This paper describes a proposed study design for the development of Core Outcome Sets in Miscarriage Trials (COSMisT).

Study objectives

  1. To systematically review and collate outcomes already used for prevention and management of miscarriage.

  2. To establish outcomes that matter most to patients using qualitative methods.

  3. To get all key stakeholders to agree on a core outcome set that will be used in future research on the management and prevention of miscarriage.

  4. To disseminate core outcome sets for miscarriage.


The core outcome set in miscarriage prevention and treatment was prospectively registered with the COMET initiative under registration numbers 679, 815 and 816 ( Methodology, endorsed by COMET, which engages all key stakeholders (clinicians, patients, charities and researchers), will be used to develop the core outcome set.10 In order to identify potential core outcomes, systematic literature reviews and focus groups with stakeholders will be conducted. Following this, a Delphi survey will be implemented to reach a consensus on which outcomes should be included within the core set; subsequently this final core set will be refined through face-to-face discussions. A description of each stage is detailed below:

Identifying possible outcomes

Systematic review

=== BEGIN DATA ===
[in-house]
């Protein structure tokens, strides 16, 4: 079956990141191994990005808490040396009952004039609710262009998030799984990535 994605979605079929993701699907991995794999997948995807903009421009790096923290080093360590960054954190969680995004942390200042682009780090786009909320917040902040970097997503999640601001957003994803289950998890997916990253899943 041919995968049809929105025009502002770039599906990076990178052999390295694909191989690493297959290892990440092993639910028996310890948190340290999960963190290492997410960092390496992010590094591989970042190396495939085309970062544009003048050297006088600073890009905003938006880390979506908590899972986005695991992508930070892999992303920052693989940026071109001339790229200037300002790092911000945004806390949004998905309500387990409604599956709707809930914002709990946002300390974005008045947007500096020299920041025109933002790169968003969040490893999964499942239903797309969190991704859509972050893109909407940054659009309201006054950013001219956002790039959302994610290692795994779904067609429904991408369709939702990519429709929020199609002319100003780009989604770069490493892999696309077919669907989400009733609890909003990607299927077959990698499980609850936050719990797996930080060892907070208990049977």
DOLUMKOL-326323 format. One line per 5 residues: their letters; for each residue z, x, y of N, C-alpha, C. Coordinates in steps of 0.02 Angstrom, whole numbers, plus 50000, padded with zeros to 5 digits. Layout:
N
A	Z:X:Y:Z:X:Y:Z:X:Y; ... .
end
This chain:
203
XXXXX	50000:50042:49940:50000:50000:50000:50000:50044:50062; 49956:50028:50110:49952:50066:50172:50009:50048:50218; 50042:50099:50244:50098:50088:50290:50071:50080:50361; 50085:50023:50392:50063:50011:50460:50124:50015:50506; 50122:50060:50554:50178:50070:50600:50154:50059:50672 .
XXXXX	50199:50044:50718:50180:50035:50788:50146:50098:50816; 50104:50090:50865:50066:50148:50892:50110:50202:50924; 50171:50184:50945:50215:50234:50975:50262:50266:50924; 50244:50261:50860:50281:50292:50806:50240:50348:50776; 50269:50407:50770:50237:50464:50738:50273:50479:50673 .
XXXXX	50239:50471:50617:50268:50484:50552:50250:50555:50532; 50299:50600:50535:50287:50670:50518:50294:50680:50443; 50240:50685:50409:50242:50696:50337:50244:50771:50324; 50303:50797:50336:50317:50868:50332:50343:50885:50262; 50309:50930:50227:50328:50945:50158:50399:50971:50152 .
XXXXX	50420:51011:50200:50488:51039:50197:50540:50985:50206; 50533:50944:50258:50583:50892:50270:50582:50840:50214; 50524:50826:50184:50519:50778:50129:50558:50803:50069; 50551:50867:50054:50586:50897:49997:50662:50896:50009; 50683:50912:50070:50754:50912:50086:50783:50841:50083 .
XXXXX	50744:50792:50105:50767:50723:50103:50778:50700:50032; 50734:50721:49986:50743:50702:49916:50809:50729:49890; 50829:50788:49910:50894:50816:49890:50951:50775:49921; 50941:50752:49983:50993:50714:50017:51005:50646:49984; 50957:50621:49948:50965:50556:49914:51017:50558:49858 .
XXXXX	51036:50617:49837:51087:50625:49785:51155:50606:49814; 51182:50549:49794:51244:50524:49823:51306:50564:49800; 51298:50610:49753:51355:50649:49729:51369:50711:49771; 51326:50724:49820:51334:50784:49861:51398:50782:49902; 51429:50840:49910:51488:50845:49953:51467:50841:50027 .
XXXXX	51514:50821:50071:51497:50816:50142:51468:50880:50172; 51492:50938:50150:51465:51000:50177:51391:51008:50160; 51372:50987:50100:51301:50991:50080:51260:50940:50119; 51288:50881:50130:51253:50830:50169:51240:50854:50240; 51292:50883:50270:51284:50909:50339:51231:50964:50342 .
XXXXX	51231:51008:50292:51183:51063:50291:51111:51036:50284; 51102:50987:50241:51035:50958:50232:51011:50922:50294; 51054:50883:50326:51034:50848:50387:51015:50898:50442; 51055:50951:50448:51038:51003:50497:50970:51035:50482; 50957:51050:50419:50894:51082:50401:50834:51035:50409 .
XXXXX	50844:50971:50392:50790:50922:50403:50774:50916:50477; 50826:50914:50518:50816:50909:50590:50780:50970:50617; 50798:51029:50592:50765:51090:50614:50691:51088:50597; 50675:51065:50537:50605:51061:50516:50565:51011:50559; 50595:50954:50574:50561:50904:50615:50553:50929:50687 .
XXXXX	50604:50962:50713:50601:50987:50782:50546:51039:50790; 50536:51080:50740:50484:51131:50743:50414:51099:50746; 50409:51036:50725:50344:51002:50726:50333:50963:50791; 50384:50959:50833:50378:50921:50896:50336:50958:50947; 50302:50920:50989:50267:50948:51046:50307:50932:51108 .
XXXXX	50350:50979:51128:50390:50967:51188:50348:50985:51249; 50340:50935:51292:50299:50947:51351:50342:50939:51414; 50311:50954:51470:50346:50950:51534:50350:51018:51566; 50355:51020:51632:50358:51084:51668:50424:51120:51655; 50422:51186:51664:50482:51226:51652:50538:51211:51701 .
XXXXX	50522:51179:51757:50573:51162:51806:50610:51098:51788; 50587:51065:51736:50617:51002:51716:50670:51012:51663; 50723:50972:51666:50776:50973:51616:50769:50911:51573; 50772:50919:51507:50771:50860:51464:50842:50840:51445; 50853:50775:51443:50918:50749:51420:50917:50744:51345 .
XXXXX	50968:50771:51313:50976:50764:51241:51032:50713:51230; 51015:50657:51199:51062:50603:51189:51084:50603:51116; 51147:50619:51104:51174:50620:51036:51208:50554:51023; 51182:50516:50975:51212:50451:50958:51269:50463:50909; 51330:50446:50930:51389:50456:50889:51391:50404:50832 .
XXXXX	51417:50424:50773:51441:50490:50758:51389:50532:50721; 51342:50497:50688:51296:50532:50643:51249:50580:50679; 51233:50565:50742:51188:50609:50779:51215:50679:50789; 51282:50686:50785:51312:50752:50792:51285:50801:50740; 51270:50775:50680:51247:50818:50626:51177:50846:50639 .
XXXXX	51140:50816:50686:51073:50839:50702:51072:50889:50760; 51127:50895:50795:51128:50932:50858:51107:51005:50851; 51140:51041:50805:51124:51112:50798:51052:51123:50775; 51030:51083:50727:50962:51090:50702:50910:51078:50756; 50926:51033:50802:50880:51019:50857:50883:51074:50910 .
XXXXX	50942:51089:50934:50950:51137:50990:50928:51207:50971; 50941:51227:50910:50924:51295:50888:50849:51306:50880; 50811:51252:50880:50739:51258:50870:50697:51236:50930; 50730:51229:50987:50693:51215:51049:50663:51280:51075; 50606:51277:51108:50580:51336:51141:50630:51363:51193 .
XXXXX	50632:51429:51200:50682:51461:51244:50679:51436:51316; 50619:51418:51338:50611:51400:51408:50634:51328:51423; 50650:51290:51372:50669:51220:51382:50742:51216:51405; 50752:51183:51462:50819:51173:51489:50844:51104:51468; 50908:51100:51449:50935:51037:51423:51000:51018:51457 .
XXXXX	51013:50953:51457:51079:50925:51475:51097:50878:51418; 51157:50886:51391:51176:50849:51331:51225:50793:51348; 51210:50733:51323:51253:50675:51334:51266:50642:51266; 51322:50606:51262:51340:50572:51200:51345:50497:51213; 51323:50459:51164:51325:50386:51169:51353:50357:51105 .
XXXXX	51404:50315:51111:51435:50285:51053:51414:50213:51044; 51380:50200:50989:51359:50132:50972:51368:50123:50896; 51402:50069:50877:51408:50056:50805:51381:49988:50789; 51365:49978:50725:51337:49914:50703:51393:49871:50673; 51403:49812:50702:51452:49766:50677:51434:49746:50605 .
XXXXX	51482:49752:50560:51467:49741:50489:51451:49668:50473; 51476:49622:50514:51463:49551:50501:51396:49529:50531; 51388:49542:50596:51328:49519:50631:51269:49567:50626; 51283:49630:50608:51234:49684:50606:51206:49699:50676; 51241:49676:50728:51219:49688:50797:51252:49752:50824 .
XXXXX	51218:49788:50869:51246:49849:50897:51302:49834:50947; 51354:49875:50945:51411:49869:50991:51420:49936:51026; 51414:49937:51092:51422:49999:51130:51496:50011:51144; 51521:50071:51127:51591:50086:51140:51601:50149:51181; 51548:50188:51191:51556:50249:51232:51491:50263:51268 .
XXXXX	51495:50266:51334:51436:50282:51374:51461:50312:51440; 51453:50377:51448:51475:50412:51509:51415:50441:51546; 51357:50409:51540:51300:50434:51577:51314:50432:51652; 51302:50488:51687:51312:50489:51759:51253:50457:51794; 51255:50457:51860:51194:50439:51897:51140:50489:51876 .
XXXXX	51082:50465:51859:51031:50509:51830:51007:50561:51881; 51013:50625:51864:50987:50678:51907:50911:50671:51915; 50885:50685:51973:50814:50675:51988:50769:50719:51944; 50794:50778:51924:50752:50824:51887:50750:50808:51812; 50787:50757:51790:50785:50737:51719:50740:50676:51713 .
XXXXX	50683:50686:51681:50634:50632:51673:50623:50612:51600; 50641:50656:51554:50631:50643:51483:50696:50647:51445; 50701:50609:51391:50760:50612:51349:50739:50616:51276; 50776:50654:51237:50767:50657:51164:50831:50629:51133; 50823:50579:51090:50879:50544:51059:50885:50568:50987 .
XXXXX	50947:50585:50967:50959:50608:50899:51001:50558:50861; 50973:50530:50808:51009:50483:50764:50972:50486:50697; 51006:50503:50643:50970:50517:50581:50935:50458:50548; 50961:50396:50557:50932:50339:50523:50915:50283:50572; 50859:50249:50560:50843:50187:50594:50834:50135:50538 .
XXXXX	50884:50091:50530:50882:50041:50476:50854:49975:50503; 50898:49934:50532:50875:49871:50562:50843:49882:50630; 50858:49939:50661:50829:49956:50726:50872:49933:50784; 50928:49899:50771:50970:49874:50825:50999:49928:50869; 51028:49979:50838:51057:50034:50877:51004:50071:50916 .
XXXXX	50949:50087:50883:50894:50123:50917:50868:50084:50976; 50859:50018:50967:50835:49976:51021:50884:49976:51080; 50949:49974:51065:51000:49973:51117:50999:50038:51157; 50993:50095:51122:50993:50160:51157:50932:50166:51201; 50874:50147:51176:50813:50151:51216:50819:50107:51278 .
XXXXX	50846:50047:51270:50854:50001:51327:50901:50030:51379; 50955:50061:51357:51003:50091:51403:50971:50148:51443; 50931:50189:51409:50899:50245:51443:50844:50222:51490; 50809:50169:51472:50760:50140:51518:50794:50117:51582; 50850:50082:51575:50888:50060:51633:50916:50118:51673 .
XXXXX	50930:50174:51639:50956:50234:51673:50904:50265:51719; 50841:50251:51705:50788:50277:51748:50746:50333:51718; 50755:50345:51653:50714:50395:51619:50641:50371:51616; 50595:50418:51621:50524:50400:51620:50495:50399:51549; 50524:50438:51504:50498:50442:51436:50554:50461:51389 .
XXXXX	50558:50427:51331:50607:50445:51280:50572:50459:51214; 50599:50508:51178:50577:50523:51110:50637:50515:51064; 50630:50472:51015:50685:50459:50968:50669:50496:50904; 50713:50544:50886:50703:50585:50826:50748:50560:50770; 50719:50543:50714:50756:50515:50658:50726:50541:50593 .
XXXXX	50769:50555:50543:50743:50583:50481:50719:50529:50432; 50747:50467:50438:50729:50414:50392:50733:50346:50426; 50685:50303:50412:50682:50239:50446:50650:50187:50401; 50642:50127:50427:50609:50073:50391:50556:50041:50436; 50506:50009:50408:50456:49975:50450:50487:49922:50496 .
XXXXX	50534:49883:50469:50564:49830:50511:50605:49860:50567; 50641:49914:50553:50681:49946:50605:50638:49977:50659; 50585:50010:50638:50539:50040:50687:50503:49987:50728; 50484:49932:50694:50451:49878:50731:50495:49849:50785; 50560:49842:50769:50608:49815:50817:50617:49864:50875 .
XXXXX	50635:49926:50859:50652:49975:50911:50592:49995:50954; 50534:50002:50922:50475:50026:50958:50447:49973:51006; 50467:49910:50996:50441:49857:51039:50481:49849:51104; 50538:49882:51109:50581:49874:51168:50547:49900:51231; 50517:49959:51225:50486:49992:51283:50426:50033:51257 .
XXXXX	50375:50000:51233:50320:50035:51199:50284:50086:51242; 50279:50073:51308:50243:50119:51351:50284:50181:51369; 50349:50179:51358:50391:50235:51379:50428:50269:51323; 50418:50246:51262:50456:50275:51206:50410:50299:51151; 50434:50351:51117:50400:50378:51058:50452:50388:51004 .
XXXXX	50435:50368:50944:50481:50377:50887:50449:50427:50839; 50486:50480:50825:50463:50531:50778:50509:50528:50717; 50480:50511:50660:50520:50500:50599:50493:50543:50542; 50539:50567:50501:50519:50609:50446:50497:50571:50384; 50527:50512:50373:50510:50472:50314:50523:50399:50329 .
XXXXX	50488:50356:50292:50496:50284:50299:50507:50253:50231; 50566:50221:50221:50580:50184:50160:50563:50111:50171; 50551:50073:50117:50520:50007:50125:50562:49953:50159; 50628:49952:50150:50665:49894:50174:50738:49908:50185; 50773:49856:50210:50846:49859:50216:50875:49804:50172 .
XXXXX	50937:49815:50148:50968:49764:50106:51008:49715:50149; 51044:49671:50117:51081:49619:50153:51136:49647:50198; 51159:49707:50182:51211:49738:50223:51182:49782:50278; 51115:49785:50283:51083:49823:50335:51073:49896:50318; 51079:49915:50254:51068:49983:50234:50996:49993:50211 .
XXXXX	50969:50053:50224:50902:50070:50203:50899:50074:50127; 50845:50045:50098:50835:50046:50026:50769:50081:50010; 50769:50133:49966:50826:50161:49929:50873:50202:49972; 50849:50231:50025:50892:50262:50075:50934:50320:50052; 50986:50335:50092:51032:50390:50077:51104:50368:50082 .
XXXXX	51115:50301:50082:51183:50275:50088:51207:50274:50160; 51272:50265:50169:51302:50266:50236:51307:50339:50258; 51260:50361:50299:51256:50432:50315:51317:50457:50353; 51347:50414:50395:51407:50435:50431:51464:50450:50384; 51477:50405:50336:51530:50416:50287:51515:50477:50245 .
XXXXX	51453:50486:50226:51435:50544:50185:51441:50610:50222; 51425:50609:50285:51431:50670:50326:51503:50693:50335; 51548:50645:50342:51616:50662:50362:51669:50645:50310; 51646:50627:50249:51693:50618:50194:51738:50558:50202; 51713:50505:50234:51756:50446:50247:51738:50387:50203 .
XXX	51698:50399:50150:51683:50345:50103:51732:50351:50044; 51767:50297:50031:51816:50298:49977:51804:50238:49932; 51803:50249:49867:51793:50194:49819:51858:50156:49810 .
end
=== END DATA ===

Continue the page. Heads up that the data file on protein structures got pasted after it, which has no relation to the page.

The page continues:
A comprehensive systematic review will be performed to identify the outcomes used in studies evaluating expectant management, medical management, surgical management and prevention of early miscarriage. The systematic review has been registered on PROSPERO International Prospective Register of Systematic Reviews (14/3/16, ID: PROSPERO 2016:CRD42016036349). Literature searches will be conducted on the following databases: MEDLINE (from 1946 to date), EMBASE (from 1980 to date), Cumulative Index to Nursing and Allied Health Literature (from 1981 to date) and the Cochrane Central Register of Controlled Trial and clinical trial registries. A search strategy using both medical subject headings and keywords in the title and/or abstract and subject headings will be used. Studies that will be included will be any randomised controlled trial looking at the prevention or treatment of early miscarriage. For the purpose of the systematic review, we will define early miscarriage as pregnancy loss in the first trimester. The research question has been limited to first trimester losses as the prevention strategies and clinical management of second trimester losses can widely differ from that of first trimester. Subsequently trying to merge these would result in complex analysis and difficulty extrapolating and comparing results. However, there are similarities in the causes and management of pregnancy losses between the two trimesters, and so by using studies that include first trimester losses these will be captured. We will restrict the search to randomised controlled studies and exclude quasi-randomised, non-randomised trials, observational studies, diagnostic studies, case-series, case reports and surveys. No language restrictions will be applied to the search.